Mud Packs For Taj Mahal Ahead Of Trump’s VisitFeb 24, 2020 | Pratirodh Bureau
US President Donald Trump makes his first official visit to India on Monday and work has been going on around the clock to spruce things up — to the annoyance of some locals as well as monkeys.
The photo opportunity highlights of the 36-hour trip include a rally of 1,00,000 people at the world’s largest cricket stadium and watching the sunset with First Lady Melania at the Taj Mahal.
A long wall has been hastily built, along the route in Ahmedabad to the new Sardar Patel Stadium in order, locals believe, to hide a slum, although officials deny it.
Sardar Sarania, a resident of the slum, is disgusted at what he sees as Prime Minister Narendra Modi’s attempt to conceal reality.
“So Modi has supposedly made everything good and there’s development everywhere, right? But he’s hid us behind here,” Sarania told AFP.
“We’re made invisible. So the gutter we live in, he (Trump) won’t see us. That’s why they’re building this.”
Scores of banners and hoardings with pictures of Donald Trump, PM Modi and Melania Trump have been put up across the city, projecting the “Namaste Trump” rally as a historic event in US-India relations.
The route will be lined with thousands of people — well short of the 6-10 million President Trump says he has been told will attend — as well as stages for performers and images of Mahatma Gandhi.
Ahmedabad officials are also keen to avoid a repeat of when then-US secretary of state John Kerry’s cavalcade hit one of India’s ubiquitous stray dogs during a 2015 visit.
The Cattle and Dog Nuisance Control Department (CDNCD) has constituted a crack team to remove dogs and cows in a three-kilometre radius of the route.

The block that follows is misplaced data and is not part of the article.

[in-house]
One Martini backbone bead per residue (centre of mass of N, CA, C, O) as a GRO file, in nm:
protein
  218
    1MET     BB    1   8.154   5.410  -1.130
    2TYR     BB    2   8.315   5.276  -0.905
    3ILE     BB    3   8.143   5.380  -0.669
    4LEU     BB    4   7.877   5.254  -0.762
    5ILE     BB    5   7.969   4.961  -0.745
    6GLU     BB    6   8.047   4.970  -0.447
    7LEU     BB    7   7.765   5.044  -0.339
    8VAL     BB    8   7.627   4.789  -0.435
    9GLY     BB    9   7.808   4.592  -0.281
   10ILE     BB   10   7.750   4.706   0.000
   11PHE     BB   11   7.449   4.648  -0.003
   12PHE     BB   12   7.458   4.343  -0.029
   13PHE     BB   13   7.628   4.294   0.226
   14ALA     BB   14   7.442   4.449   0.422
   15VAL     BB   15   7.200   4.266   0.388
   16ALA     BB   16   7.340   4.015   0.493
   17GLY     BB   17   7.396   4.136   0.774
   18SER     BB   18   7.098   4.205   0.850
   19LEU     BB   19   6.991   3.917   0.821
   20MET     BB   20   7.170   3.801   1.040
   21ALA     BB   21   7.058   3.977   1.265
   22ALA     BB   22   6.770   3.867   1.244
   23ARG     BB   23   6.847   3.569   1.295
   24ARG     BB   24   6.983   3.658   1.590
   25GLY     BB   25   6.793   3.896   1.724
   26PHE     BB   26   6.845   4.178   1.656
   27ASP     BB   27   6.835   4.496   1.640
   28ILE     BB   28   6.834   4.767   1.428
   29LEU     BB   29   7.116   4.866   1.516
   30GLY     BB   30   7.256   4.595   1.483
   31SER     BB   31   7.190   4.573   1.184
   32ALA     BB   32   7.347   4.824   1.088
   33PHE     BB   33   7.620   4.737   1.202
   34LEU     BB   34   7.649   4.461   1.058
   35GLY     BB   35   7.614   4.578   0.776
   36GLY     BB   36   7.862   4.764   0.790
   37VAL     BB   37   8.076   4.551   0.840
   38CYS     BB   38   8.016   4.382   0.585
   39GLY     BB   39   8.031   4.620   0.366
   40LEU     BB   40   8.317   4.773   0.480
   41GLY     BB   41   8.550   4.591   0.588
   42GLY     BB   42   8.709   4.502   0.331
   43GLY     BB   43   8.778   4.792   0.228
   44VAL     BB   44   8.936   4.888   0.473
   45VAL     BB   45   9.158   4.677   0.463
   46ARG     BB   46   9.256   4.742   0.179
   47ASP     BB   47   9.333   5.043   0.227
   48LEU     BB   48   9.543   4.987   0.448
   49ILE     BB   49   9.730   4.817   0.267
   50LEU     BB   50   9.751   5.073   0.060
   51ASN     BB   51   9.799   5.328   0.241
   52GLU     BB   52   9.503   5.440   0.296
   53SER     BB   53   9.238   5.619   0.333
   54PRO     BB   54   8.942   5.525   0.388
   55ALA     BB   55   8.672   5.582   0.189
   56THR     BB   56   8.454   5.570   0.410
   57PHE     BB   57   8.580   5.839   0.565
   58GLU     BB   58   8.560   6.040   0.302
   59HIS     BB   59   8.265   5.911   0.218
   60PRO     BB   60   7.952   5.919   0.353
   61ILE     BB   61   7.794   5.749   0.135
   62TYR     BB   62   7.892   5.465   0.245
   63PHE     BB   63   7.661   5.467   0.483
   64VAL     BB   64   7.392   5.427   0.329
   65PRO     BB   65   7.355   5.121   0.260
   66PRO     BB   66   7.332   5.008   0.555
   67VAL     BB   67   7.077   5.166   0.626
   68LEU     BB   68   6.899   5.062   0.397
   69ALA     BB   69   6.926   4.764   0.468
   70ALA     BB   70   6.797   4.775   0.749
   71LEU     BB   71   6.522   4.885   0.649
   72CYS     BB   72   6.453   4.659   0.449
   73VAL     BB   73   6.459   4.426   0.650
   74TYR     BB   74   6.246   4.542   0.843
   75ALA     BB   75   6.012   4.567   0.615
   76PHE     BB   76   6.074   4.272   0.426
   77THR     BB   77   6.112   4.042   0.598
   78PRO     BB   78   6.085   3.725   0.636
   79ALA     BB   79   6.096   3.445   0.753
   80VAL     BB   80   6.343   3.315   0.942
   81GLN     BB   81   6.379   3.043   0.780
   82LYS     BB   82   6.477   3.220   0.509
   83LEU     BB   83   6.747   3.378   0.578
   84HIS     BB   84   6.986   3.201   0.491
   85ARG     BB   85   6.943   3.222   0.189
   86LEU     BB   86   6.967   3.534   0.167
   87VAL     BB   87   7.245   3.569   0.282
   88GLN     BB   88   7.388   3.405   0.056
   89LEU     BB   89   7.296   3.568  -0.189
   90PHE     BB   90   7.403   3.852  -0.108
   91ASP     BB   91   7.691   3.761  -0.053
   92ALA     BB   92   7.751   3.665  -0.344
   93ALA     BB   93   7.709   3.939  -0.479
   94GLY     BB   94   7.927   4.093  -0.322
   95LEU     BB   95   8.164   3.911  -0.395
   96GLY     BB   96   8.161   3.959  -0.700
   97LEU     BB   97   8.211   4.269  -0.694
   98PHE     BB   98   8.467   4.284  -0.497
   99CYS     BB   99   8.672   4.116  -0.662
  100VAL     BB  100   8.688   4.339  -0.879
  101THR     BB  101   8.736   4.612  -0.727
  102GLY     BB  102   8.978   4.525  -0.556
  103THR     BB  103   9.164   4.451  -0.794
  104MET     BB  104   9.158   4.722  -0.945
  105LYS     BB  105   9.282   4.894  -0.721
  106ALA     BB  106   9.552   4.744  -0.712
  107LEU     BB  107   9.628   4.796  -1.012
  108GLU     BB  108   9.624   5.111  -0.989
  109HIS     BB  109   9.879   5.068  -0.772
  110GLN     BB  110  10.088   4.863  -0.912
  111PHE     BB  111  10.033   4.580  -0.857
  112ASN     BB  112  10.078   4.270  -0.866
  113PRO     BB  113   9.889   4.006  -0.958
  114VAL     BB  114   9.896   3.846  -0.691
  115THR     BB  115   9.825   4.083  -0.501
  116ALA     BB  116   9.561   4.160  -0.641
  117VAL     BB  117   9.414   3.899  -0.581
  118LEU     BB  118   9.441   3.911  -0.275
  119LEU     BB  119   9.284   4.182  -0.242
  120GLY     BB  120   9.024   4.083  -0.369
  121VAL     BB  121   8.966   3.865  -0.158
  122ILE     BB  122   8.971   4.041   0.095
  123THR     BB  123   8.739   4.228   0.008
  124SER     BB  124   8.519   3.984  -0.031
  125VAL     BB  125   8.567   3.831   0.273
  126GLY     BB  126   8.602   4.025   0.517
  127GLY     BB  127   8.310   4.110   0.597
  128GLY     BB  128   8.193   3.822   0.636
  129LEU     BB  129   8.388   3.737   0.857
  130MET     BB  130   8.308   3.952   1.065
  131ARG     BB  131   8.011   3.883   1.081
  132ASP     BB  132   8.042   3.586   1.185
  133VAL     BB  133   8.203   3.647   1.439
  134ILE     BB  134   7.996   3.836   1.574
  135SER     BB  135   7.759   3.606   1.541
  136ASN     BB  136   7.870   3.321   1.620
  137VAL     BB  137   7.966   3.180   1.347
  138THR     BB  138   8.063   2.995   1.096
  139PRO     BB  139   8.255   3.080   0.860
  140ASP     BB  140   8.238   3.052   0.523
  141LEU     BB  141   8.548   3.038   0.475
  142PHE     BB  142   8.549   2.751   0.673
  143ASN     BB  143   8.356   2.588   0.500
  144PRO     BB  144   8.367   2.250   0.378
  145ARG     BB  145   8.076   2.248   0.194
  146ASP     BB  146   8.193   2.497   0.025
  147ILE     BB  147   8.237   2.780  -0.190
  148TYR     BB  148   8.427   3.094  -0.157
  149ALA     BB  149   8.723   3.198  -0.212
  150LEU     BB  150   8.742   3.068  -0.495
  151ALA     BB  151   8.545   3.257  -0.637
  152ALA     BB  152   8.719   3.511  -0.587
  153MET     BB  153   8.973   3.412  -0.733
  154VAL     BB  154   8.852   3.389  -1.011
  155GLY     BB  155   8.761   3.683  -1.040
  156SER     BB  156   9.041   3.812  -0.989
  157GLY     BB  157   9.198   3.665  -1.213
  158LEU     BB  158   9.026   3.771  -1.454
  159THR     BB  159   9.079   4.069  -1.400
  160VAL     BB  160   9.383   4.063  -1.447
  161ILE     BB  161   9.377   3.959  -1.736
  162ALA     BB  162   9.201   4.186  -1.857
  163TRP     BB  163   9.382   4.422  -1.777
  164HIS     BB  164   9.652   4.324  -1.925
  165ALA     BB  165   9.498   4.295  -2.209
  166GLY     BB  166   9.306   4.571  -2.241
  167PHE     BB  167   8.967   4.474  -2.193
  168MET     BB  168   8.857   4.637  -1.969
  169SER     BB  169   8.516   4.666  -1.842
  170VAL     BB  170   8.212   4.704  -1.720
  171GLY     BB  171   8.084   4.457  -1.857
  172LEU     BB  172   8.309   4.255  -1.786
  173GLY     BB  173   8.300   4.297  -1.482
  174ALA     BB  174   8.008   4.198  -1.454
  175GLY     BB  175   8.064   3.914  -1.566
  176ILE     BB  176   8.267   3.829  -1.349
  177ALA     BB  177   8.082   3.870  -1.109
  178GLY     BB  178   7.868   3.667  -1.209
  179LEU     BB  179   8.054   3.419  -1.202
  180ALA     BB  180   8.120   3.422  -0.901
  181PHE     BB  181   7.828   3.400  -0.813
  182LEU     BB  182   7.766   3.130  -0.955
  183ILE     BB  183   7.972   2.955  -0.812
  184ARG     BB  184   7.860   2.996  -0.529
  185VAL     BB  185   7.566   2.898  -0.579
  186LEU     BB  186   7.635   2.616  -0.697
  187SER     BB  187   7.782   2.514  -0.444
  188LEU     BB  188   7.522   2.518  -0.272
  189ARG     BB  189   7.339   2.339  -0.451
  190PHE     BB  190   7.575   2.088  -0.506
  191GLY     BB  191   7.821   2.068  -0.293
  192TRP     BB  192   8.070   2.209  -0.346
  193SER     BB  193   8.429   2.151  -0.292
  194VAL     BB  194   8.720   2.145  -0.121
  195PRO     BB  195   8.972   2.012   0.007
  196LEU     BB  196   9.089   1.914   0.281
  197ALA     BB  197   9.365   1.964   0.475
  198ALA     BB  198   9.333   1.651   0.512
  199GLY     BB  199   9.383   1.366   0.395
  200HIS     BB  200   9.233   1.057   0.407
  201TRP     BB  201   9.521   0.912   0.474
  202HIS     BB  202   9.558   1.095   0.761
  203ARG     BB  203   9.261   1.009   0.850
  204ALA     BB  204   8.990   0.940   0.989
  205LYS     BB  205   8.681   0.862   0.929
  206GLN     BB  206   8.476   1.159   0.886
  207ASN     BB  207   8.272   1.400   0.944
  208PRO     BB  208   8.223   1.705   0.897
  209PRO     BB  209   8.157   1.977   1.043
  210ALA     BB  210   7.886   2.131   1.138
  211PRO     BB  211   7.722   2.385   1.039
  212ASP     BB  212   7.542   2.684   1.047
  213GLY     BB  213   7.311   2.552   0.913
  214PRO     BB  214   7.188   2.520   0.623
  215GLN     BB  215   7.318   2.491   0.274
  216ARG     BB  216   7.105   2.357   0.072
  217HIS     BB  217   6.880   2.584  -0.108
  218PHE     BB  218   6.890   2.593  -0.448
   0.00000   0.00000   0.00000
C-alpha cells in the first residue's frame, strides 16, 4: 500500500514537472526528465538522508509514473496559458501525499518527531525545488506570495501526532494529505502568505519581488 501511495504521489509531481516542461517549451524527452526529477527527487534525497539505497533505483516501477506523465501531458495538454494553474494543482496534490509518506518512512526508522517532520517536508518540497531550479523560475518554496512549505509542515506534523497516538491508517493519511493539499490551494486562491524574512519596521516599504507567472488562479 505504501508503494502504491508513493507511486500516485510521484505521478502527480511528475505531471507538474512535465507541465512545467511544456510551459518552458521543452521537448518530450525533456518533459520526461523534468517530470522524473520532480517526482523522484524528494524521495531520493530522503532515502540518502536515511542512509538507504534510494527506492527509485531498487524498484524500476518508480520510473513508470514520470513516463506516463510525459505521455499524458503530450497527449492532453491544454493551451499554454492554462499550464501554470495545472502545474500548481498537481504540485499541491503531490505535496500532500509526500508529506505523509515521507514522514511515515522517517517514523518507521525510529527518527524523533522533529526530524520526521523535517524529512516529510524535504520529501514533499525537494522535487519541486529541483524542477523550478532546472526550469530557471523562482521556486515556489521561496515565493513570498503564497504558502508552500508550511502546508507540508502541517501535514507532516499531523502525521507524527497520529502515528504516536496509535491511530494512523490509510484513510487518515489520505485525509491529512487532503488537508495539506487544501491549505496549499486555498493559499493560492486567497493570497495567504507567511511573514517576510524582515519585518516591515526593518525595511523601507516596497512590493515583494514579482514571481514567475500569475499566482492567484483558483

A local NGO and the state forest department have also been roped in to keep birds and bands of monkeys out of Air Force One’s way on the runway at Ahmedabad airport.
“In the past 10 days, we have caught 45-odd monkeys. They come in search of food,” Raag Patel from the Nature Conservation Foundation said.
The captive monkeys are put in cages with food, sent to a “distant location” and released, Mr Patel said.
Make Agra great again
Next stop for the Trumps will be sunset at the Taj Mahal in Agra, and here too workers have been busy making the mausoleum more beautiful still.
Time, and also air pollution, have taken their toll, turning parts of the Taj Mahal yellow, necessitating several rounds of treatment with coatings of mud packs that are then peeled off.
For the Trumps, the replicas of the graves of Mughal emperor Shah Jahan and his wife Mumtaz Mahal — for whom the Taj Mahal was built — are getting the beauty treatment too, and for the first time.
“We completed the mud-pack treatment on Thursday,” Vasant Swarnkar from the Archaeological Survey of India told AFP.
“It was already planned but the treatment was brought forward for Trump’s visit.”
Authorities have also released vast volumes of water into the Yamuna river flowing adjacent to the Taj Mahal in order to lessen the usual whiff of raw sewage and industrial effluent.
“This move may not make the Yamuna’s water fit for drinking, but could reduce foul smell from the river,” said Arvind Kumar, an engineer from UP Pollution Control Board.